[Show abstract][Hide abstract] ABSTRACT: Background:
Glutamatergic neurotransmission dysfunction has classically been related to the aetiology of psychotic disorders. A substantial polygenic component shared across these disorders has been reported and molecular genetics studies have associated glutamatergic-related genes, such as d-amino acid oxidase activator (DAOA) and regulator of G-protein signalling 4 (RGS4) with the risk for psychotic disorders. Our aims were to examine: (i) the relationship between DAOA and RGS4 and the risk for psychotic disorders using a family-based association approach, and (ii) whether variations in these genes are associated with differences in patients' cognitive performance.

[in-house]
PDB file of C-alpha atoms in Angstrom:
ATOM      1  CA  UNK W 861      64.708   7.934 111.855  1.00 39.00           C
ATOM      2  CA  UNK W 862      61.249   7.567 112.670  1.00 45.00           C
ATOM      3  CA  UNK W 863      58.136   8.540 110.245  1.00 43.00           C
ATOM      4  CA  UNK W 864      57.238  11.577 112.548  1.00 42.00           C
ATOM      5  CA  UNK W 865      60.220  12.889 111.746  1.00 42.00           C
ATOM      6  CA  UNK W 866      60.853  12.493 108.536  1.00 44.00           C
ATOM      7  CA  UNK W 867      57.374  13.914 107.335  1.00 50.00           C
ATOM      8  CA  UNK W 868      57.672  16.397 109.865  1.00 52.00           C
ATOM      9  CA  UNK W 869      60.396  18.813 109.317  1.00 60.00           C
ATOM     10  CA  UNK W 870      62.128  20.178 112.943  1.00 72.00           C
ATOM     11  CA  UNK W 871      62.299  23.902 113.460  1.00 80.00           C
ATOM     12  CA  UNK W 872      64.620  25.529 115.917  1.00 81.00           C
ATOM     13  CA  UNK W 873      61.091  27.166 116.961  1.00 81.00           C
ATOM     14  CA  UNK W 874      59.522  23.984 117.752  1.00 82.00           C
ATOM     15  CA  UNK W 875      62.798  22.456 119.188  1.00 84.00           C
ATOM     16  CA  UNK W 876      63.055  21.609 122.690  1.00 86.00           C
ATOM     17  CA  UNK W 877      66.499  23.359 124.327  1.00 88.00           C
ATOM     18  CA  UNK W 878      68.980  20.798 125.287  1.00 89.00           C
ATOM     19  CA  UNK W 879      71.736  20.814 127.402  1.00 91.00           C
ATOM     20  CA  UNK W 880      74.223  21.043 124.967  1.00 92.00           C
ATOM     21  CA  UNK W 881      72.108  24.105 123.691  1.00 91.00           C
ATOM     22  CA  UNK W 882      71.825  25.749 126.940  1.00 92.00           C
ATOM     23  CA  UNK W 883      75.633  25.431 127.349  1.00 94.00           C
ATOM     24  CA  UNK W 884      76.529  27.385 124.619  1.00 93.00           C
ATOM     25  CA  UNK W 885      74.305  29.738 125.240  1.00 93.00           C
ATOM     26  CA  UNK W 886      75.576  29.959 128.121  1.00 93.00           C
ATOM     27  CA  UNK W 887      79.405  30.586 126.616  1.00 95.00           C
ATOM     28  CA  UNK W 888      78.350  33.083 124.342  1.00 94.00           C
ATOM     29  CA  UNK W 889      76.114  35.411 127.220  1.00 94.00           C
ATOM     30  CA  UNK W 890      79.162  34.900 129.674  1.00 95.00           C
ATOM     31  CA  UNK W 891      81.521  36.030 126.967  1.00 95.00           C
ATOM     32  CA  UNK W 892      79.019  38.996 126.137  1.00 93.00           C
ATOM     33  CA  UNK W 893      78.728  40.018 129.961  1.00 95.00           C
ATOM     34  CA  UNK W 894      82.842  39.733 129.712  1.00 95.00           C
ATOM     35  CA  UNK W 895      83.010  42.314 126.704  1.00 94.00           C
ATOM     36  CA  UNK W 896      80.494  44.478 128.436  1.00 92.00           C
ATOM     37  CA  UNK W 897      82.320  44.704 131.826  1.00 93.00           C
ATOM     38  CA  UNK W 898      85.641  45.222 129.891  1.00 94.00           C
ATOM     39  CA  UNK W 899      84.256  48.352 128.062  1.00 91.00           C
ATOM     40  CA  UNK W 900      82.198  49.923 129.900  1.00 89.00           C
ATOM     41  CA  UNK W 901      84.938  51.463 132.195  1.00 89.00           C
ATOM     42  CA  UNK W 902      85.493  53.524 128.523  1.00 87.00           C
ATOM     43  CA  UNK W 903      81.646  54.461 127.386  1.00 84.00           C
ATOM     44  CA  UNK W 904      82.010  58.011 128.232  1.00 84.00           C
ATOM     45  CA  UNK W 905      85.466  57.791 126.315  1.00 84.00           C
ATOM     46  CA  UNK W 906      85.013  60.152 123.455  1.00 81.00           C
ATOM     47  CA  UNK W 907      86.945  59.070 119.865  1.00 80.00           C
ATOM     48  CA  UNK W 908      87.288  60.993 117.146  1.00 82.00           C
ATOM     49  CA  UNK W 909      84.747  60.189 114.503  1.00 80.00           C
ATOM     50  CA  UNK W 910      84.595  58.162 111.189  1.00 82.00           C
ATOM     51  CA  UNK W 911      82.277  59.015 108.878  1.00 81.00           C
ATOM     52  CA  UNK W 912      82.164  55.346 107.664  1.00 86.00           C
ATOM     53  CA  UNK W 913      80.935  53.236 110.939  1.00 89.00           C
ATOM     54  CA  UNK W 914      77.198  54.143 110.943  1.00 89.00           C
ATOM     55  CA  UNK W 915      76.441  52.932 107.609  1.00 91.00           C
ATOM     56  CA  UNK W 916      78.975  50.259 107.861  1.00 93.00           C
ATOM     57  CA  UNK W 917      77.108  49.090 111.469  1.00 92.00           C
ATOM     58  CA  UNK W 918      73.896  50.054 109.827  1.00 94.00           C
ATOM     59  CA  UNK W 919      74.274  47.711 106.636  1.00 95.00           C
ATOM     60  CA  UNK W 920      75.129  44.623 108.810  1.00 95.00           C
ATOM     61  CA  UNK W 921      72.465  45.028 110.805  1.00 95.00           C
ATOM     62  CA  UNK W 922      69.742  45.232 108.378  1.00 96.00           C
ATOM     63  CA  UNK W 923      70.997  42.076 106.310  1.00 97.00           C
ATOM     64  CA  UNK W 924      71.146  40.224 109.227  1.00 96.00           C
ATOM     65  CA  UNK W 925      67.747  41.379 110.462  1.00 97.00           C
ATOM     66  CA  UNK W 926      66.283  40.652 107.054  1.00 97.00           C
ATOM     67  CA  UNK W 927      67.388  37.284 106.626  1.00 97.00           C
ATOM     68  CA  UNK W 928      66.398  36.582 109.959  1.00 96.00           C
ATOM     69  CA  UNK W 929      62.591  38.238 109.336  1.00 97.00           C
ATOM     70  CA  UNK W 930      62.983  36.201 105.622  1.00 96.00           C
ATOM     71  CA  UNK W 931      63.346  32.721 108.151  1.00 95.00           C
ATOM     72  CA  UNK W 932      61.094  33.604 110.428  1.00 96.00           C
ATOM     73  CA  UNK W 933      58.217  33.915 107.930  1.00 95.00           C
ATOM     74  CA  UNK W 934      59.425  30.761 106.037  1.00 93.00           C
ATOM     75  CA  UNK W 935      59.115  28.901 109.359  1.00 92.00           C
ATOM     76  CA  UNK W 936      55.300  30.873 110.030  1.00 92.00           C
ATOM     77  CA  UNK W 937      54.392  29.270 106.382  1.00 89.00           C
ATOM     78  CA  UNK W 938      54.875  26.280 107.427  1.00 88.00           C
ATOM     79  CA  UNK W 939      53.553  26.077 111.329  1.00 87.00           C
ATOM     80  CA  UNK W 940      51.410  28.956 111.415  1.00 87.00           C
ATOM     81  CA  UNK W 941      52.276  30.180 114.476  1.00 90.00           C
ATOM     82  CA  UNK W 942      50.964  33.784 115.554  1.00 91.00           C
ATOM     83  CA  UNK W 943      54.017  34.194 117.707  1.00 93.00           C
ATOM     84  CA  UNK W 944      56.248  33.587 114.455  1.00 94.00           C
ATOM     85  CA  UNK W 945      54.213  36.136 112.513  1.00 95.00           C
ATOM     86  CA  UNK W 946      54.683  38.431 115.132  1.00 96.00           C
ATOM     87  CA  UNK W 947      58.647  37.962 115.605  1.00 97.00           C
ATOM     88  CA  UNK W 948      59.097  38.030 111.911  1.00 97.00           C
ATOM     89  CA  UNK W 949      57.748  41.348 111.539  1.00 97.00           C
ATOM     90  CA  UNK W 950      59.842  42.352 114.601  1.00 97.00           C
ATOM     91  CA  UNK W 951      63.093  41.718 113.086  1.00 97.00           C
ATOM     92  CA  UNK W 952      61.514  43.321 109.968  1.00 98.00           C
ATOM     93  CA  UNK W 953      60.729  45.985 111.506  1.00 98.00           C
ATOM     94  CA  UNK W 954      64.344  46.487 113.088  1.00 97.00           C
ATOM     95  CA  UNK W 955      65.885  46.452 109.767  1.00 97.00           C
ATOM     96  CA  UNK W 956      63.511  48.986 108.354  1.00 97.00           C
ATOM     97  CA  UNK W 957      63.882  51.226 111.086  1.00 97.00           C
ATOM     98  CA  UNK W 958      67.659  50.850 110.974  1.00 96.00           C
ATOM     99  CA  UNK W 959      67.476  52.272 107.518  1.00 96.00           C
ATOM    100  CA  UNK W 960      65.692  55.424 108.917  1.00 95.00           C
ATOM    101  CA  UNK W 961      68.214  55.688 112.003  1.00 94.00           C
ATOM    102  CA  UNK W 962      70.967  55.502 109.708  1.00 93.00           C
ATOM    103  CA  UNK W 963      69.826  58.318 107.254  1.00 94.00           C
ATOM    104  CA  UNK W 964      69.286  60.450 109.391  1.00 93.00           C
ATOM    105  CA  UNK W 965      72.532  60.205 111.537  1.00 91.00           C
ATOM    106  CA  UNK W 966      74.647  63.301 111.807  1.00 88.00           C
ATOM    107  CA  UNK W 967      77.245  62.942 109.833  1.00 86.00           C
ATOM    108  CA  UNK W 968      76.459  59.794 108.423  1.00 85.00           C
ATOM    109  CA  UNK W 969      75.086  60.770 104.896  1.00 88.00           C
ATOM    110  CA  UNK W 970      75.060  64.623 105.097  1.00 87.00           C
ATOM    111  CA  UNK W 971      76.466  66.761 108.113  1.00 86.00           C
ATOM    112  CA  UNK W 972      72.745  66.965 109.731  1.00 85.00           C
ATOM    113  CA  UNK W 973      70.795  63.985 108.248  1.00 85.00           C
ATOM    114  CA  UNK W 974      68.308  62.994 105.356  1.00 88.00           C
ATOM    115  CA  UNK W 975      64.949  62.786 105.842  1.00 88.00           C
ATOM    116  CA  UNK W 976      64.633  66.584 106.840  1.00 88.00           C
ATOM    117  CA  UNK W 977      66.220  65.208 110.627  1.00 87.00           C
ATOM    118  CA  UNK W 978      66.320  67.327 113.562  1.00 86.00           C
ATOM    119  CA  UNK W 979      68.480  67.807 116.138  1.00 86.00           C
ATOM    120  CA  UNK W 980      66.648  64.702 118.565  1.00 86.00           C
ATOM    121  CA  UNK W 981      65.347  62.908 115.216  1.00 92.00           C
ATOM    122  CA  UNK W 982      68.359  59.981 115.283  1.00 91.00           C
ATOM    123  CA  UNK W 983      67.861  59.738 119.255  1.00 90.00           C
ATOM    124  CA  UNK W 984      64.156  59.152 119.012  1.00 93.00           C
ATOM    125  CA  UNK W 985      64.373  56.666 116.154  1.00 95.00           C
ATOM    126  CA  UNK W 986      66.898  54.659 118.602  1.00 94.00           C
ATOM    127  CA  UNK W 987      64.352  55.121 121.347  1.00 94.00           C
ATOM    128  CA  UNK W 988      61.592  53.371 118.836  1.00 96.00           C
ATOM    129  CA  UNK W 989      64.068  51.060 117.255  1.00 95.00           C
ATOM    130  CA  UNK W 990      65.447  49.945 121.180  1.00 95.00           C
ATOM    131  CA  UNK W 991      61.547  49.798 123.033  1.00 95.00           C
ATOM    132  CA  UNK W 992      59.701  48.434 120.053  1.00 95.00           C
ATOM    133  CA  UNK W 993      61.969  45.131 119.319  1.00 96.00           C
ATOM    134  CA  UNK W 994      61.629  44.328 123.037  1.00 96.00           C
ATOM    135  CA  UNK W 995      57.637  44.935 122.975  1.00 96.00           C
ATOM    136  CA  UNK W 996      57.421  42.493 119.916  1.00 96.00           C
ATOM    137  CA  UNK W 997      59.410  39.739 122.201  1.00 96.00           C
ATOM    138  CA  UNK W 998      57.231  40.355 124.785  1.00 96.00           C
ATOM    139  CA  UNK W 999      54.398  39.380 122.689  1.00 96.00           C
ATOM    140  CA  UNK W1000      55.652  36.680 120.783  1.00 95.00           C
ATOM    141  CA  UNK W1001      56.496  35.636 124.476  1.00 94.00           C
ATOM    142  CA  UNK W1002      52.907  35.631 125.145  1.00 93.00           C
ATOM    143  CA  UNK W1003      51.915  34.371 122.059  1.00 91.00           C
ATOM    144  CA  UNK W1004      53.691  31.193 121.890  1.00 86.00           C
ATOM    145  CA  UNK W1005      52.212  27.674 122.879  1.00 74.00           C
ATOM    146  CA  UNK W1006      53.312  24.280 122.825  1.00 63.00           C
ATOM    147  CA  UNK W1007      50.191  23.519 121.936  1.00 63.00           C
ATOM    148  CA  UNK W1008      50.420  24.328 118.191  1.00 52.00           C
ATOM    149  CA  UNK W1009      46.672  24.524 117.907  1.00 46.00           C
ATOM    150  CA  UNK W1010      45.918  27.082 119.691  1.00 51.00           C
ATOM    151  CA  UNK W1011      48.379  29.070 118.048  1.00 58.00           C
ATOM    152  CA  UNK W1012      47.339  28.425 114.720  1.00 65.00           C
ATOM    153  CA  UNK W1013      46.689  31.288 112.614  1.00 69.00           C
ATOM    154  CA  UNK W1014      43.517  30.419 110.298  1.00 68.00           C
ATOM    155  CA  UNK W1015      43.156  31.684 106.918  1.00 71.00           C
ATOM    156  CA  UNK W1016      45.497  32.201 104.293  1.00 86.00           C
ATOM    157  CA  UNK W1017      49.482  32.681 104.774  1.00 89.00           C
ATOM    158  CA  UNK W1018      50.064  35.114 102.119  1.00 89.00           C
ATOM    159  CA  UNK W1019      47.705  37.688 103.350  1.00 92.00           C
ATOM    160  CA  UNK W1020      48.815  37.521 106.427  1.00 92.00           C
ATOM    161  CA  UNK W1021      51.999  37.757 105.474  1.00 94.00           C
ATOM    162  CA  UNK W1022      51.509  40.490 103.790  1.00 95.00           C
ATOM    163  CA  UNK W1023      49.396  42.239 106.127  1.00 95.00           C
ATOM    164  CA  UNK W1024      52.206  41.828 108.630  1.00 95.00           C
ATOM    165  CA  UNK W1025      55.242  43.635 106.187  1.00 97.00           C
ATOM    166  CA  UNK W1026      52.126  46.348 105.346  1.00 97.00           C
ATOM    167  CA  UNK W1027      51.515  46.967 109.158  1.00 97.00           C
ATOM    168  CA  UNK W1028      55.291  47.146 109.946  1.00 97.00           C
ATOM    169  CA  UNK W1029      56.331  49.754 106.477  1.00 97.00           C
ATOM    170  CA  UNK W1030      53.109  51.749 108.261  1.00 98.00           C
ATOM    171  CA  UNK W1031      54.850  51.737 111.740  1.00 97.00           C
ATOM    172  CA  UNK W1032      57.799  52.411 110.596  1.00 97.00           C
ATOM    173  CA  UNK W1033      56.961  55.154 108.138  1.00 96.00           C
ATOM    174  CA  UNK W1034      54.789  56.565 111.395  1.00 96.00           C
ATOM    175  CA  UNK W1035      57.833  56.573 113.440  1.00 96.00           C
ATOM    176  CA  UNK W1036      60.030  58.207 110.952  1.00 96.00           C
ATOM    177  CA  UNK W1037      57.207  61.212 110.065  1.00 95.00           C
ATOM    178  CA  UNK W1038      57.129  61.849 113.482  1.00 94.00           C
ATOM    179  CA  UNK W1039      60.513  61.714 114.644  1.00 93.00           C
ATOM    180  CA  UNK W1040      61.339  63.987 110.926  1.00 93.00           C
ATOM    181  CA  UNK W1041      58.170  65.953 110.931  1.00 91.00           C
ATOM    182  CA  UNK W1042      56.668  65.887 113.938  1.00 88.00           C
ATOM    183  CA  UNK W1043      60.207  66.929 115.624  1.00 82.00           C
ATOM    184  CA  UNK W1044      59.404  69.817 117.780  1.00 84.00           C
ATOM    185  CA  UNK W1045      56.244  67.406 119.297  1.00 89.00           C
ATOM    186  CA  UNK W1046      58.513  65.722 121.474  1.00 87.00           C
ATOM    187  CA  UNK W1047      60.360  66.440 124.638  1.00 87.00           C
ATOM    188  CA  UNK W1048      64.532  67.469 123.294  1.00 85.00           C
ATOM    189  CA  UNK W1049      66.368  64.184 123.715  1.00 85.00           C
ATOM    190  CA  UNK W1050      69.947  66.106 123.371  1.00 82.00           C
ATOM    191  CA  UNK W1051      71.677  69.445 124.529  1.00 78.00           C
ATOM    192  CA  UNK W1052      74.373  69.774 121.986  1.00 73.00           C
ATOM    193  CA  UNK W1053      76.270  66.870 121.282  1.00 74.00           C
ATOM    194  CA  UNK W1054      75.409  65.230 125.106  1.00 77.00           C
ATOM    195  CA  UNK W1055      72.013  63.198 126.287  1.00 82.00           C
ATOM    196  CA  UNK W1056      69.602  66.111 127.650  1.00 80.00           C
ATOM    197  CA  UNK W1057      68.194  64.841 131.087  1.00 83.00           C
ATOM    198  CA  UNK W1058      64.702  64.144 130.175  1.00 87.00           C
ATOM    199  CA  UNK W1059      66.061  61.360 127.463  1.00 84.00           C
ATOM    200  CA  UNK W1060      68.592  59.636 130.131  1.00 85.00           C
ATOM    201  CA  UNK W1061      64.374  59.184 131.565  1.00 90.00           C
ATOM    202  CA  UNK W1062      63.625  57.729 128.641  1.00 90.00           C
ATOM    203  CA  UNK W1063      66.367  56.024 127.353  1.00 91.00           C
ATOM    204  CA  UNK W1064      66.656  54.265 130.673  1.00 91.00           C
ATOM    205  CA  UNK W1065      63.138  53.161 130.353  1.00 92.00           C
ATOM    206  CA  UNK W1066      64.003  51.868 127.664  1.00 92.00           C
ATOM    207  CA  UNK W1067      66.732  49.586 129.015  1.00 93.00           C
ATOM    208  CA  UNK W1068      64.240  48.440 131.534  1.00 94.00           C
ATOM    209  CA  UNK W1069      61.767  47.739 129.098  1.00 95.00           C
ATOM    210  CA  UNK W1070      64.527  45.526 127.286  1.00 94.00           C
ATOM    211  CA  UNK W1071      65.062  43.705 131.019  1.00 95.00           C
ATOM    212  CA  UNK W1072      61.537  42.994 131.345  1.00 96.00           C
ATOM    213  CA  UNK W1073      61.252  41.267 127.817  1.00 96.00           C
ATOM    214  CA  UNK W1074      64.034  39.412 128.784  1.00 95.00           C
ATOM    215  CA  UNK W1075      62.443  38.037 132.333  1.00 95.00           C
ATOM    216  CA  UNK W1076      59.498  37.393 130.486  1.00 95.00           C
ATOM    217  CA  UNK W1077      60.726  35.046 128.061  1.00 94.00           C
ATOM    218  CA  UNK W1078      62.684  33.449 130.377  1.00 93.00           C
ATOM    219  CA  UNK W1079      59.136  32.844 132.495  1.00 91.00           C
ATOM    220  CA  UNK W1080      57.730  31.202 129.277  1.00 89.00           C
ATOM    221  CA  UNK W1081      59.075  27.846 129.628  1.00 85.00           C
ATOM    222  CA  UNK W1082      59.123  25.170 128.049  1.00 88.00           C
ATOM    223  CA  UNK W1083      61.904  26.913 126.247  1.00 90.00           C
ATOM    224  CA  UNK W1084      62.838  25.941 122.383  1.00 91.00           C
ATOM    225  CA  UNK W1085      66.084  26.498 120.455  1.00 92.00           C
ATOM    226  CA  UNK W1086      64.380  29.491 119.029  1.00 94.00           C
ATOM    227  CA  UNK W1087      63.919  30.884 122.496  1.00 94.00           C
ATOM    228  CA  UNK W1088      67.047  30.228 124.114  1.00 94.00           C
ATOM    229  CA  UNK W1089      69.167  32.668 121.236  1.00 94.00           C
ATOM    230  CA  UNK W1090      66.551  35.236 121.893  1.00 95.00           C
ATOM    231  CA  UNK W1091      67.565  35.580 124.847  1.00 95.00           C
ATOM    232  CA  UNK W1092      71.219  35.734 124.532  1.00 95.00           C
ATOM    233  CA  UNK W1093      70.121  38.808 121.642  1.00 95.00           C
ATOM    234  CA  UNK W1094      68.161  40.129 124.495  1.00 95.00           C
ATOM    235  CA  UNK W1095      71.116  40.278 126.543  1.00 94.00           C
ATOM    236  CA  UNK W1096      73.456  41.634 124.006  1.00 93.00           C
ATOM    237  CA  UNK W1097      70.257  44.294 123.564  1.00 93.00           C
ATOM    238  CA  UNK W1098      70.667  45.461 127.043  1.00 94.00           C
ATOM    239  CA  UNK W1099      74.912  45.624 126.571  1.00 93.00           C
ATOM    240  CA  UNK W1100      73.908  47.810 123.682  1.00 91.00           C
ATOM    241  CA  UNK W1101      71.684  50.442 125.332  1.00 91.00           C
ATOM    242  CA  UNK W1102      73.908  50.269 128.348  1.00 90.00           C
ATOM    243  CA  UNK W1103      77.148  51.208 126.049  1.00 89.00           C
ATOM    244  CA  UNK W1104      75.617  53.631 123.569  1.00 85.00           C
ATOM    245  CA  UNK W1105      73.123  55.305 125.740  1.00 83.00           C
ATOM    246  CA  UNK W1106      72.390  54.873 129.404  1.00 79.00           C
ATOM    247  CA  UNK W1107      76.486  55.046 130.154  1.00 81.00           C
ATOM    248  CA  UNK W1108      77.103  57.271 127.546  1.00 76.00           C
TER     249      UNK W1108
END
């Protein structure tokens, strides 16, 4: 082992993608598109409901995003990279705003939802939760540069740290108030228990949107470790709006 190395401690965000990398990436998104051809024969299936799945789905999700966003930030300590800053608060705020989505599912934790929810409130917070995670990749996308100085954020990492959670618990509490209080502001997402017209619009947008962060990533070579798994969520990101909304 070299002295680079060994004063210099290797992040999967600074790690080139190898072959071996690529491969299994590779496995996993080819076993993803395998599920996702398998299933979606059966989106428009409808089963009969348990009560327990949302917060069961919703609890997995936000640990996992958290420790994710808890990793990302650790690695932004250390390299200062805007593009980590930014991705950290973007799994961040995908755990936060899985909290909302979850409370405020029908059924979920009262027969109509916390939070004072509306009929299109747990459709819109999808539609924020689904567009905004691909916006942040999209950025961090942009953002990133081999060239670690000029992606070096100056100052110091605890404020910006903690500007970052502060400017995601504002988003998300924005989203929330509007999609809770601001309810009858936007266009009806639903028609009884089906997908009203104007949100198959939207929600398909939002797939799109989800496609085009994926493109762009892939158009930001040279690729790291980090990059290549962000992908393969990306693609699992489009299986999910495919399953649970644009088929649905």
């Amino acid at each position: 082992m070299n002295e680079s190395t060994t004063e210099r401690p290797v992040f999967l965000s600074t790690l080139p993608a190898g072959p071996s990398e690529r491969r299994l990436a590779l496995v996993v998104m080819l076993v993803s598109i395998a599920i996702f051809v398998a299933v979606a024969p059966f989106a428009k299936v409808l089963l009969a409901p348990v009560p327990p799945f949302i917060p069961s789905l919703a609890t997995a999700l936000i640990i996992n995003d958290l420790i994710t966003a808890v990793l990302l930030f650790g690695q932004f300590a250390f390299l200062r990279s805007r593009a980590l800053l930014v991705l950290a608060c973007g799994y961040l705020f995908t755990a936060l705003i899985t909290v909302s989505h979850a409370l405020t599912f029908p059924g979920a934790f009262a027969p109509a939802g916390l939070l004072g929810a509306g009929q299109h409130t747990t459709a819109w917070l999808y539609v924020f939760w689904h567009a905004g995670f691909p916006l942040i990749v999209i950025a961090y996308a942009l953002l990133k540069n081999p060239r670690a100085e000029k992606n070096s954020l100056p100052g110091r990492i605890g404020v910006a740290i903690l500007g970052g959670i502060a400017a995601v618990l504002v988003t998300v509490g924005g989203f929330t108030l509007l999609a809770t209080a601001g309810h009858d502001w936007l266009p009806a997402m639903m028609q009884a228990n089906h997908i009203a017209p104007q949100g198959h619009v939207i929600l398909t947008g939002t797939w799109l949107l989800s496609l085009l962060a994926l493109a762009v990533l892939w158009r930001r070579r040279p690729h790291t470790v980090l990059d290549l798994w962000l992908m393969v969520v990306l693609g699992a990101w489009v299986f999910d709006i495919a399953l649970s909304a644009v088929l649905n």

The sample comprised 753 subjects (222 patients with psychotic disorders and 531 first-degree relatives). Six SNPs in DAOA and 5 SNPs in RGS4 were genotyped. Executive cognitive performance was assessed with Trail Making Test B (TMT-B) and Wisconsin Card Sorting Test (WCST). Genetic association analyses were conducted with PLINK, using the transmission disequilibrium test (TDT) for the family-based study and linear regression for cognitive performance analyses.
The haplotype GAGACT at DAOA was under-transmitted to patients (P=0.0008), indicating its association with these disorders. With regards to cognitive performance, the DAOA haplotype GAGGCT was associated with worse scores in TMT-B (P=0.018) in SZ patients only. RGS4 analyses did not report significant results.
Our findings suggest that the DAOA gene may contribute to the risk for psychotic disorders and that this gene may play a role as a modulator of executive function, probably through the dysregulation of the glutamatergic signalling.
Full-text · Article · Feb 2016 · European Psychiatry